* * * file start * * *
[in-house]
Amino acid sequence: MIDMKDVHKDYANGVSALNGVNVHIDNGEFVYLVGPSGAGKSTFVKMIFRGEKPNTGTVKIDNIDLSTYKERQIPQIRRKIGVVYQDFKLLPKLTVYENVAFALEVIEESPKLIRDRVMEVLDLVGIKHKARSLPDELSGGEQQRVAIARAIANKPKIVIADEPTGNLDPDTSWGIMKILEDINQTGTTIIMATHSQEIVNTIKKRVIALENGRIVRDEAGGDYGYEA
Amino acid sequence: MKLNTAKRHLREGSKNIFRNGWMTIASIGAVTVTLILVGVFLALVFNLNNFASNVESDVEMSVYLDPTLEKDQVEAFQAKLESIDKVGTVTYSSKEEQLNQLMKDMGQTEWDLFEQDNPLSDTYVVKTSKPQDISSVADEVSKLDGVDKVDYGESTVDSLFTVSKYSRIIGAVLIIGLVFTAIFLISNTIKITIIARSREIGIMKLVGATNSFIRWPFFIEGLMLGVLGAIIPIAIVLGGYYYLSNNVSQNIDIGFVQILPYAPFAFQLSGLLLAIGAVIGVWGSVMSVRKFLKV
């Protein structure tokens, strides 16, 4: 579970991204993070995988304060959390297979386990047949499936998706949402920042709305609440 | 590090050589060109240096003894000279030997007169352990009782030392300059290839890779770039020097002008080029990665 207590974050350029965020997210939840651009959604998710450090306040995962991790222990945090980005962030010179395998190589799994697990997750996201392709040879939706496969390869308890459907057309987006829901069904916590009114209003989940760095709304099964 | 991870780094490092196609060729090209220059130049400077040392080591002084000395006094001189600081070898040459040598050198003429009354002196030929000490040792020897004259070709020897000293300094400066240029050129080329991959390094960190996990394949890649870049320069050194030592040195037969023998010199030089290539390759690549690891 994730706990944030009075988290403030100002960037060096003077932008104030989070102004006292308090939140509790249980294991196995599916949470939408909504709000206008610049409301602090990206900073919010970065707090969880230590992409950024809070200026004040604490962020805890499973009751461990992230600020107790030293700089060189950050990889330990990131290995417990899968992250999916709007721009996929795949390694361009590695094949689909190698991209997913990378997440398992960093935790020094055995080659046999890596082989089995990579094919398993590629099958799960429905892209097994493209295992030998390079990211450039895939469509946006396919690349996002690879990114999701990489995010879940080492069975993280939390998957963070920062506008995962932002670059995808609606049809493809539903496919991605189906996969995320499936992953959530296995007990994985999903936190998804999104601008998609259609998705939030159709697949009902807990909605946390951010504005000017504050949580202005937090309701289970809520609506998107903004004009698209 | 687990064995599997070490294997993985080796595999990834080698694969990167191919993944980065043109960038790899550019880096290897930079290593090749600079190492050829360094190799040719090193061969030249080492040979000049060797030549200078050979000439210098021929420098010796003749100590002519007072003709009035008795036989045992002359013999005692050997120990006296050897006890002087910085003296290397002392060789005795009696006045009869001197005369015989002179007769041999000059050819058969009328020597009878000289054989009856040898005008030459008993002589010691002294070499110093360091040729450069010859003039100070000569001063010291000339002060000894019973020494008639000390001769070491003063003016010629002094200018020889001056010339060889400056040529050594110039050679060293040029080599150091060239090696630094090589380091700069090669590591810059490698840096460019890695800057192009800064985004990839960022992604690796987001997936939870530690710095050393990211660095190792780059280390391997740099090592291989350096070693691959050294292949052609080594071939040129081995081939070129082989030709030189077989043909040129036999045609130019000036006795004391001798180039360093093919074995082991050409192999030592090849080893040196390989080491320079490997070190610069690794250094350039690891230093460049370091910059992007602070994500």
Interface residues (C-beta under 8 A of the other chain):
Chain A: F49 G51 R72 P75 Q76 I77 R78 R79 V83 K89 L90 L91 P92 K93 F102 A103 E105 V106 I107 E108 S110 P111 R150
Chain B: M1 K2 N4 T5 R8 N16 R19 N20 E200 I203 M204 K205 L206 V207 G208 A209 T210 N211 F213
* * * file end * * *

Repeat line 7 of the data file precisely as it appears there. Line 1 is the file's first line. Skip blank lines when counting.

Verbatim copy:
Chain B: M1 K2 N4 T5 R8 N16 R19 N20 E200 I203 M204 K205 L206 V207 G208 A209 T210 N211 F213